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I am a big fan of the Superman world but it was only during this summer that I shelled out money to buy Superman products after seeing the latest movie. Two dvds of the Reeves movies snowballed into seven comic books. This was one of the seven. Out of all of them this one really stood out. I just love the first few pages. It is a given that it talks about his parents and how they sent him to earth in a pod. How they drew and colored and placed the panels and used them as part of the title and credit page and then a time transition....wow. Its like a openning title sequence for film... so beautiful. I'm like YES!!! THIS IS WHY I LOVE COMIC BOOKS! This story talks about a part of Clark's life that is rarely if never addressed. Life after Smallvile but pre Daily Planet. I like it for its youthful hip energy and the addressing of problems in a different country. Lois Lane is a big reason I follow this franchise. Seeing the many incarnations of her is watching the evolution of the independent modern woman. Some depictions leave more to be desired than others. The way they introduced her was refreshing. Her intelligence and her courage has a slightly new flavor. I'd like to see a follow up of this story arc. I recomend everyone pick up a copy and take a good look. I don't regret buying this one. I enjoy looking at it over and over.
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Format: Paperback
I read all of the bad reviews before picking up this trade, believing that it would pale in comparison to the John Byrne modern-age revamp of the character back in the 80s. I was almost tempted to tell the clerk at the store as she was ringing up the trade that I had changed my mind on buying it, thinking it might be a waste of $20. I sat down for a couple hours and read it front ot back, which is something I usually don't do for something 12 (comic) issues in length, and I found this instantly became my definitive origin for the Man of Steel, despite my love for Jeph Loeb's interpretation in his "Superman: For All Seasons." He wasn't instantly accepted by society as a savior, instead having to prove himself the hard way, against the machinations of a (for once) truly menacing Lex Luthor. This was the first trade in a while that I felt compelled to pick up again to flip through on the same day I read it. I'm generally a Marvel fan, but in these handful of instances such as with "Birthright" and "Batman: Year One" where DC publishes a gem that shines above the rest, at least within my opinion.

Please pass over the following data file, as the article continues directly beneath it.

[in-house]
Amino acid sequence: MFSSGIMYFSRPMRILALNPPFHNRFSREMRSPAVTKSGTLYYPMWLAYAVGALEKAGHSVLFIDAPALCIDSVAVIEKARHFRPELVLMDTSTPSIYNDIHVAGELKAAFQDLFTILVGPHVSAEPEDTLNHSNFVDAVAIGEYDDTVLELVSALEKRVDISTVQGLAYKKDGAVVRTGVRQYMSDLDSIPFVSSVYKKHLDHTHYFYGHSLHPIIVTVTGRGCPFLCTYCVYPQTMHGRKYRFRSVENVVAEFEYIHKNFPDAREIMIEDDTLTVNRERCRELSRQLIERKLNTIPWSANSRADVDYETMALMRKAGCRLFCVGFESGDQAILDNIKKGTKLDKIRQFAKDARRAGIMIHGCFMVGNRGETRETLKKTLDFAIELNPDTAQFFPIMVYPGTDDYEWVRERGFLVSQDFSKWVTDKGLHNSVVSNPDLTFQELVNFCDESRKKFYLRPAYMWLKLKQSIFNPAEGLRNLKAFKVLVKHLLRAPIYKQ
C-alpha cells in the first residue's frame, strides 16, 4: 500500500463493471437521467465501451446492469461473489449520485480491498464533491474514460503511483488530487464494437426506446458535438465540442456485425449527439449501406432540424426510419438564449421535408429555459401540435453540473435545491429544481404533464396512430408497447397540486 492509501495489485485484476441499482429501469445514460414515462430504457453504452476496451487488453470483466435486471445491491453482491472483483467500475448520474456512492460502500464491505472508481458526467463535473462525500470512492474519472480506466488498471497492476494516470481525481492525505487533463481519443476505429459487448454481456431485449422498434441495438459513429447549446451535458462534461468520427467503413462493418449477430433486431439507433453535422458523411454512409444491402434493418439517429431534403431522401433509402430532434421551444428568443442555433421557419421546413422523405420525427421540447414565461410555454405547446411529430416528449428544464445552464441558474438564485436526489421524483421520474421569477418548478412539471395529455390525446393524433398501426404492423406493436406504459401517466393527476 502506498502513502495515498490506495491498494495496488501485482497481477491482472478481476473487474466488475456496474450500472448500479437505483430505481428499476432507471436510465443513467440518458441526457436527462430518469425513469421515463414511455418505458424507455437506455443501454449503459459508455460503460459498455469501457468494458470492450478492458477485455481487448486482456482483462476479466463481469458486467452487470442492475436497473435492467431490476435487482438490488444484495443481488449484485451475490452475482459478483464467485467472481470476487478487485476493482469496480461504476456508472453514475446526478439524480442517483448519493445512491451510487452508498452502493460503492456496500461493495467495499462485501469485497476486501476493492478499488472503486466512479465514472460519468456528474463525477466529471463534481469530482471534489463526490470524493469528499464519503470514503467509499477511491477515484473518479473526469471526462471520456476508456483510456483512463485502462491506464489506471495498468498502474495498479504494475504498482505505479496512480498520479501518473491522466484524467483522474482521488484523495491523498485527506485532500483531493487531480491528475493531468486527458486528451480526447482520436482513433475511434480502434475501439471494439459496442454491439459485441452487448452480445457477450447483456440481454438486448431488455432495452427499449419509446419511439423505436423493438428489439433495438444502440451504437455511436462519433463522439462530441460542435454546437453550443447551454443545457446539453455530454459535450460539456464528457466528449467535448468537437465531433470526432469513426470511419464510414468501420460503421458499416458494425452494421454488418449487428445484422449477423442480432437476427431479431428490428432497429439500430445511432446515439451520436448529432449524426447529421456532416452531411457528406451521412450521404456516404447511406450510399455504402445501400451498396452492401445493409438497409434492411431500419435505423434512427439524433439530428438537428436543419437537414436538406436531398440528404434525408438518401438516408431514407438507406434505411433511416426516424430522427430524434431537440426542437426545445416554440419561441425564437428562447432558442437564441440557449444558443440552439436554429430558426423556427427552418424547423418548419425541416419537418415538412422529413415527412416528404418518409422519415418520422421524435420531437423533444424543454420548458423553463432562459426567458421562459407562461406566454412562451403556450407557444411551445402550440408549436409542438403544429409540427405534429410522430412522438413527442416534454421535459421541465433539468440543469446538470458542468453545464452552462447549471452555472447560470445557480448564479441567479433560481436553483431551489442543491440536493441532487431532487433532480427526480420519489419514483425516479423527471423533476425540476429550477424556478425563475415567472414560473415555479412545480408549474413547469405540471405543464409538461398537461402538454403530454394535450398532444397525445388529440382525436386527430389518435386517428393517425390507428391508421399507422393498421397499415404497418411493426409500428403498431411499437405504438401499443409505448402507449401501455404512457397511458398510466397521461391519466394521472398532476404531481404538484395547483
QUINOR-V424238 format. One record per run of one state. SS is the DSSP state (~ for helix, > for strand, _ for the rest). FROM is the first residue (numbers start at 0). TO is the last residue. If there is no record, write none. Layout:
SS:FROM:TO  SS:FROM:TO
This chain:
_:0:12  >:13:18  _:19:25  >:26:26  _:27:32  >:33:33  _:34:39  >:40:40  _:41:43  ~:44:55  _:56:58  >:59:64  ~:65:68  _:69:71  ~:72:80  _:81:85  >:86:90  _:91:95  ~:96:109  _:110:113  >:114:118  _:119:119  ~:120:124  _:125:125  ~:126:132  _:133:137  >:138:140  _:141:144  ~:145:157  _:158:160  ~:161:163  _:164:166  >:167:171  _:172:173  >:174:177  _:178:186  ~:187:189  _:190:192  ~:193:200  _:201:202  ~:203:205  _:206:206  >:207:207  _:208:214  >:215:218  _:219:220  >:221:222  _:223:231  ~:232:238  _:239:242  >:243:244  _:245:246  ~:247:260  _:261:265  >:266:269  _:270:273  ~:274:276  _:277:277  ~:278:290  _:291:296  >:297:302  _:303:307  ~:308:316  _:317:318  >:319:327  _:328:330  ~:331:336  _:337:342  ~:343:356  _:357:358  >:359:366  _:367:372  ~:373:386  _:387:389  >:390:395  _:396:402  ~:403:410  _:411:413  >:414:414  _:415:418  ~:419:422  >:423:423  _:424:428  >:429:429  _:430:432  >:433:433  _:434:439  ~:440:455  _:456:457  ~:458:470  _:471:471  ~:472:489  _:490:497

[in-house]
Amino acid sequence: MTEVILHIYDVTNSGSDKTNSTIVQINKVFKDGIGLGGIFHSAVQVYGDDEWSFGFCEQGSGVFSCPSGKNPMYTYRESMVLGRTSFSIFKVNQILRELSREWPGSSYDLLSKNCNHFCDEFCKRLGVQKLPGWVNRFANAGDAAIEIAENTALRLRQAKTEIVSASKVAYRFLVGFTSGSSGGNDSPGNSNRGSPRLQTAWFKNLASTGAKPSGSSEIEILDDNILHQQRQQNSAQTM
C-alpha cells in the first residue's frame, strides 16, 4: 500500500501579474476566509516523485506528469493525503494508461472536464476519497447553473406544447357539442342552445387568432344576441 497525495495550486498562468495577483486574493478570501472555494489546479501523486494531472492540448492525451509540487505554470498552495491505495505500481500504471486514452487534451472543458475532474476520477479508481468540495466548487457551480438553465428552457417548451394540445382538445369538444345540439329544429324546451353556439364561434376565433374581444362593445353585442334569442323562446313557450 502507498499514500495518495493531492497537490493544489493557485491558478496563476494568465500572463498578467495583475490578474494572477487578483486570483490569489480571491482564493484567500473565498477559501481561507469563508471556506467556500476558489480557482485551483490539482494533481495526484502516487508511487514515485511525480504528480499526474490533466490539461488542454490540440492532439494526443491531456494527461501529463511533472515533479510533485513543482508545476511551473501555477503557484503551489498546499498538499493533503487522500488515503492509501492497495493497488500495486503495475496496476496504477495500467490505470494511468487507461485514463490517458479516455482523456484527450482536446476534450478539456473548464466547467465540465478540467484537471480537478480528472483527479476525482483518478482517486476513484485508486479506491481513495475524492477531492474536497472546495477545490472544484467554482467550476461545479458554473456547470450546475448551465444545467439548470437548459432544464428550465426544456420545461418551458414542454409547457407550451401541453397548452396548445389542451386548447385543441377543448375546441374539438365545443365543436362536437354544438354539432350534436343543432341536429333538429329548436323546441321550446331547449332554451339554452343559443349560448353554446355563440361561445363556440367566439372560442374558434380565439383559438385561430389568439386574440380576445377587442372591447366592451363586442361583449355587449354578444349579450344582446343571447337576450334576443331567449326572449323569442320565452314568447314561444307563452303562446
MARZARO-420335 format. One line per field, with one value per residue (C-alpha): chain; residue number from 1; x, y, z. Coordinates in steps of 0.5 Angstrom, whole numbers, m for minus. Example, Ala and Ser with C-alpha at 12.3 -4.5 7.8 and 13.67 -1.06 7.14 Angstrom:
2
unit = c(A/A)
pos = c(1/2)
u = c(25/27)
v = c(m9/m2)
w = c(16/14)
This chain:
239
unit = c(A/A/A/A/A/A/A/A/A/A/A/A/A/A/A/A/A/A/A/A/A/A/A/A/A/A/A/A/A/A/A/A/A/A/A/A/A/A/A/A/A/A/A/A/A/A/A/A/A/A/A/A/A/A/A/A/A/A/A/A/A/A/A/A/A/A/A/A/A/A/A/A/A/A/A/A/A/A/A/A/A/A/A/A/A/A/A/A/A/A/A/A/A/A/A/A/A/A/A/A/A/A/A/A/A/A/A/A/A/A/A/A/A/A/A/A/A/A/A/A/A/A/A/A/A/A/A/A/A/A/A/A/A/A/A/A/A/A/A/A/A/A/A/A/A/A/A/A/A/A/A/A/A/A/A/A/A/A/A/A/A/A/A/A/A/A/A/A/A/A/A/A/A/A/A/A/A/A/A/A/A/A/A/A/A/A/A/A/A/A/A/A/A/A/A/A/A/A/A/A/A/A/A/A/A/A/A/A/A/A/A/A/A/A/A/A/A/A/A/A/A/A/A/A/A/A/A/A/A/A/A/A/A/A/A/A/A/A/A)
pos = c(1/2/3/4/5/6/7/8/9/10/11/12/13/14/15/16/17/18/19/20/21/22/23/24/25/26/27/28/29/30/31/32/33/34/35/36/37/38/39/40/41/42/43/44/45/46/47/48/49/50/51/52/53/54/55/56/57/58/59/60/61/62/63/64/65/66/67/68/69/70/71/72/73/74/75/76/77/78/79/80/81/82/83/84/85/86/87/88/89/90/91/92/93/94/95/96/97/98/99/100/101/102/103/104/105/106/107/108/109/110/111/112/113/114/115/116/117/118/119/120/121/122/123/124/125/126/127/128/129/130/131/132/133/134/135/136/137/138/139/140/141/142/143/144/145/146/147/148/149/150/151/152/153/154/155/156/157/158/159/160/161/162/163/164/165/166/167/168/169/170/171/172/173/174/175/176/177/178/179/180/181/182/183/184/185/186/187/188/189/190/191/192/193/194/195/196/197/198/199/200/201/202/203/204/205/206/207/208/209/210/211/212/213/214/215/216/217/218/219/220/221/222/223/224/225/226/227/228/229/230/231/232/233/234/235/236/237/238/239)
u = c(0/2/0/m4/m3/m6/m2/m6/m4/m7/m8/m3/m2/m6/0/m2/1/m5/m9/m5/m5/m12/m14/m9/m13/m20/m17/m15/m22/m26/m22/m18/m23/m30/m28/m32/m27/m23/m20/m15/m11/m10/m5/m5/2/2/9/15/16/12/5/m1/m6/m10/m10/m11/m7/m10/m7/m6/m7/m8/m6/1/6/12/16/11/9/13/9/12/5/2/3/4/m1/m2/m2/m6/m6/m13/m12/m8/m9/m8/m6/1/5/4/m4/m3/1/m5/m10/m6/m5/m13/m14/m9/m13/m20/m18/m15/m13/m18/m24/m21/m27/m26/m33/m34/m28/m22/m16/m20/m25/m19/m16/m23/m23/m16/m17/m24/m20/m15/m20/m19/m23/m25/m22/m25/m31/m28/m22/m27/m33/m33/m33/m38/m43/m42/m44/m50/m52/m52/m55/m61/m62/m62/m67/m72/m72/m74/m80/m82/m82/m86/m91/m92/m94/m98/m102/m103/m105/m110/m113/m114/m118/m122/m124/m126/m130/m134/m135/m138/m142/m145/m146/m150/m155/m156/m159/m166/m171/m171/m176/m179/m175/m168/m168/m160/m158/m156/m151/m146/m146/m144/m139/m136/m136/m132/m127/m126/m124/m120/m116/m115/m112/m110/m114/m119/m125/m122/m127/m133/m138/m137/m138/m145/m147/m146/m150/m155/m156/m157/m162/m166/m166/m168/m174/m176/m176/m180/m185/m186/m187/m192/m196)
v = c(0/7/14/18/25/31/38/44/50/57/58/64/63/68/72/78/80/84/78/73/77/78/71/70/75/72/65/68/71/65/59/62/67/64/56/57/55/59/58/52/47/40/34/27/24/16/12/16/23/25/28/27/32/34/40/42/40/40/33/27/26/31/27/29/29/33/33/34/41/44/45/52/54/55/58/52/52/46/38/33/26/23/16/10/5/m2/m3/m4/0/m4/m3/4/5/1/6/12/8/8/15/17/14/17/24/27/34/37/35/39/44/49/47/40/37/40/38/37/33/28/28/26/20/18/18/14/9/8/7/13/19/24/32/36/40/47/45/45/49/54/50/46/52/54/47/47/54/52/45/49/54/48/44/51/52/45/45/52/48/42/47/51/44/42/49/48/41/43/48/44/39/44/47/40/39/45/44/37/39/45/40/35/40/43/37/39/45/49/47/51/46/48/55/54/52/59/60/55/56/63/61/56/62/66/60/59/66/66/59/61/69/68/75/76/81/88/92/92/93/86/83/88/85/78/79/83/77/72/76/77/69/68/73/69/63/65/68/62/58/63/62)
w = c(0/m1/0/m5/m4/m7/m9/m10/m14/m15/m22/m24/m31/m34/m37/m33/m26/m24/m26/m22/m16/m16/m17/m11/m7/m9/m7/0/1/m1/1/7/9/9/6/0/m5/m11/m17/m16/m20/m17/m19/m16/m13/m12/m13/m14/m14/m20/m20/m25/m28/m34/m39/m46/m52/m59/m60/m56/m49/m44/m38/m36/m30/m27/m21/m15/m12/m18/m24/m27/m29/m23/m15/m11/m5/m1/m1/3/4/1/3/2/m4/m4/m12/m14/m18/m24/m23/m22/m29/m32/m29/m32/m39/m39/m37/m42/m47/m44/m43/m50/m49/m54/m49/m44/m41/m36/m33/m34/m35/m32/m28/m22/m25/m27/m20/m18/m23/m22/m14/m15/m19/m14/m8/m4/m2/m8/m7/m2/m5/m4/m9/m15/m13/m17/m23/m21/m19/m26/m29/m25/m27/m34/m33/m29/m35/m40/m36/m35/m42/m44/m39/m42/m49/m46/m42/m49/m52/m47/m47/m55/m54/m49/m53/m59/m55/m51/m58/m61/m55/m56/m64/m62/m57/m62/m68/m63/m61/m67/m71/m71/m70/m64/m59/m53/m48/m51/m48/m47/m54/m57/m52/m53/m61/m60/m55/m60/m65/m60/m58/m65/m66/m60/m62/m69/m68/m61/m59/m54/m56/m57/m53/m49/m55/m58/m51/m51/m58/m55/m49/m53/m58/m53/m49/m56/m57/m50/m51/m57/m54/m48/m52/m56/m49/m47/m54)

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Superman is one of the most scrutinized comic book heroes, as everyone has their own ideal image of what the Man of Steel ought to be. As a result, when even the most minute detail of Superman is changed or reworked, whatever issue or collection this was done in is labeled with negativity. Sometimes it is small, other times, not so much. For the life of me, I cannot see how Birthright could, in any way, offend a Superman fan, long-time or new (unless having Clark becoming a vegetarian is sacrilege to you).

The writing is outstanding. Mark Waid, author of my favorite comic Kingdom Come, has a firm grasp on the character of Superman. Additionally, he can portray the whole cast of Superman characters, from Lois to Lex, with wit, energy, and engaging dialogue. The story is very linear, despite it literally crossing continents. The chapters are not broken up by issue covers, which is a double-edged sword. On one hand, the story flows without stopping. On the other hand, I find these natural breaks allow for material to be digested. This is minor, and doesn't reflect the quality of writing, but I felt is important enough to make note of.

The plot is extraordinary, and respects the history of Superman while also creating something new for the reader to enjoy. There is humor, tragedy, and adventure in Birthright, exposing the reader to several flavors of Superman stories. The origin of Lex Luthor is especially enjoyable, as it both humanizes and demonizes the megalomaniac. This is an origin story, but it's refreshing and deep. Superman's origin was given for years as just one page containing all the essentials. It takes skill to expand on this and make it interesting. Waid does this with ease.

The art is great, though it took some getting used to.